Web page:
In order to appreciate the story behind the 1947 1-cent varieties we need to take a closer look at the inscription on the obverse side of the coin, understand a little Latin, and know some British history. A closer look at the obverse side of the 1947 1-cent coin reveals the inscription, “GEORGIVS VI D:G:REX ET IND:IMP:", circling the bust of King George VI. This lettering is an abbreviation of the Latin words “GEORGIVS VI DEI GRATIA REX ET INDIAE IMPERATOR” translated to English means “GEORGE VI, KING AND EMPEROR OF INDIA BY THE GRACE OF GOD”.
The significance of this inscription is that Queen Victoria was proclaimed Empress of India on April 28, 1876 and took on the title “Queen and Empress of India”. The subsequent British Kings retained the title of “King and Emperor of India”. When a British King-Emperor or reigning Queen-Empress signed their name for Indian business, they used the initials R I, for an abbreviation of the Latin “Rex/Regina Imperator/Imperatrix”, or translated into English “King/Queen Emperor/Empress”.
On August 15, 1947 India attained its freedom and became independent from British rule. With India’s independence, King George VI, was no longer the Emperor of India and all coining dies and tooling had to be modified for the 1948 coins to remove the “ET IND:IMP:” portion of the inscription on the coin. Traditionally, the use of the image of a former monarch or outdated titles could only continue until the end of that year.
The Royal Mint in London modified the matrices and punches for the Royal Canadian Mint (RCM); however, it took close to a year before the RCM received the updated dies and the 1948 coins with the changed inscriptions could be produced. In 1948, while the RCM waited, demand for new coinage rose so it was decided that the RCM would continue to produce 1947 coins, but using modified dies by adding a tiny maple leaf beside the year “1947” to indicate that the coins were actually produced in 1948. Once the modified dies and tooling arrived in 1948 the RCM ceased producing the maple leaf coins and commenced producing the normal 1948 coins with the shortened Latin inscription “GEORGIVS VI DEI GRATIA REX”, or in English “GEORGE VI KING BY THE GRACE OF GOD”.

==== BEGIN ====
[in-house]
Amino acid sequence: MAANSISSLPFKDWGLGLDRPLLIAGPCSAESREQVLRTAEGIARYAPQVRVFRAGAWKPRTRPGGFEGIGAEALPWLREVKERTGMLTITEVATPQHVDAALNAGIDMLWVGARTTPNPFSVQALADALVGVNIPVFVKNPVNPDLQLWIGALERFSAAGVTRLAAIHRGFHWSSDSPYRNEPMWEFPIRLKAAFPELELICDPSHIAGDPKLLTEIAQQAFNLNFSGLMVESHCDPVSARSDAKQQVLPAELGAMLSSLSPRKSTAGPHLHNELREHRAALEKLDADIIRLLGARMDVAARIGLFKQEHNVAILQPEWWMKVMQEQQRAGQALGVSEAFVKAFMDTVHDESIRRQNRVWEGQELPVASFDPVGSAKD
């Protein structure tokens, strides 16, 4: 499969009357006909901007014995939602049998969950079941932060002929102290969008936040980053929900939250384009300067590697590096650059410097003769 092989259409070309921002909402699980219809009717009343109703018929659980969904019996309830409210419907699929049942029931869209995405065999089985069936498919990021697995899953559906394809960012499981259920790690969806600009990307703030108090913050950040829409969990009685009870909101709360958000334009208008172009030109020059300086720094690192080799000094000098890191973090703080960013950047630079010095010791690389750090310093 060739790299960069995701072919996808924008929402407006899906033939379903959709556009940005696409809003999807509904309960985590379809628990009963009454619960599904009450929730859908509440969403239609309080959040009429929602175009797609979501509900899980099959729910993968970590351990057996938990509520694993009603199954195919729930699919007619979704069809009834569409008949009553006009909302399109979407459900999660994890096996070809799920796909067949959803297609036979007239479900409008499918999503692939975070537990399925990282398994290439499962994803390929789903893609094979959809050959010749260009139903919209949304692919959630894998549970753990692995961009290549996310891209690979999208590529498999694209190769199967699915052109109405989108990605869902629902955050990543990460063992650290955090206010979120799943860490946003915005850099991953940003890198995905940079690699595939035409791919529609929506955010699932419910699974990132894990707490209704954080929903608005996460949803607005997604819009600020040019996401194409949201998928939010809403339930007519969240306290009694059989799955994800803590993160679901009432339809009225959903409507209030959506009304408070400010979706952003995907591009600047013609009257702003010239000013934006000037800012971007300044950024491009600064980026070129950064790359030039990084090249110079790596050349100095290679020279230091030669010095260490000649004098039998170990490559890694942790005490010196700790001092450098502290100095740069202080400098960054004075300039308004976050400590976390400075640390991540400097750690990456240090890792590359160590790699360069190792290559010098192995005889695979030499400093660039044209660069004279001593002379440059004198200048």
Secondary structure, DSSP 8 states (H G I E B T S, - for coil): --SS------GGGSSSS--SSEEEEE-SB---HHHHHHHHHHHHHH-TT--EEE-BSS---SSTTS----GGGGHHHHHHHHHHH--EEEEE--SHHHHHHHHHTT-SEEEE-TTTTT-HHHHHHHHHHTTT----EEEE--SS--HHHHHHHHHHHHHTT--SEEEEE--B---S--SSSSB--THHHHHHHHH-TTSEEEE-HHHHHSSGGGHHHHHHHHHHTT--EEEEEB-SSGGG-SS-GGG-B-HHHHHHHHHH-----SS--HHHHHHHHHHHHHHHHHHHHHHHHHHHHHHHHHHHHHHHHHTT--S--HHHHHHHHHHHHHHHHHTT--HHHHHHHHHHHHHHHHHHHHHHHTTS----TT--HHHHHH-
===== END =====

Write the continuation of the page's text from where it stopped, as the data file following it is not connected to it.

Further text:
In 1948, before the new 1948 1-cent coin dies arrived, the RCM modified the existing 1947 1-cent coin dies by adding a tiny maple leaf, and also created replacement dies with a tiny maple leaf since dies wear out and replacements are needed when producing coin runs. The original 1947 dies had a blunted seven on the top right of the number 7, the modified 1947 maple leaf dies also had a blunt seven, but the new replacement 1947 maple leaf dies that were created had both a blunt seven and a pointed seven variety. The blunt 7 variety of the 1947 maple leaf 1-cent coin is scarcer and therefore more valuable.
Collectors quickly found the difference in the 7’s and a new variety was discovered. The end result was that the RCM produced three varieties of 1947 1-cent coins, a 1947 blunt 7, a 1947 maple leaf blunt 7, and a 1947 maple leaf pointed 7. These three varieties of 1-cent coins can also be found in the Specimen struck collector sets that the RCM produced, according to the Charlton Standard Canadian Coins Catalogue.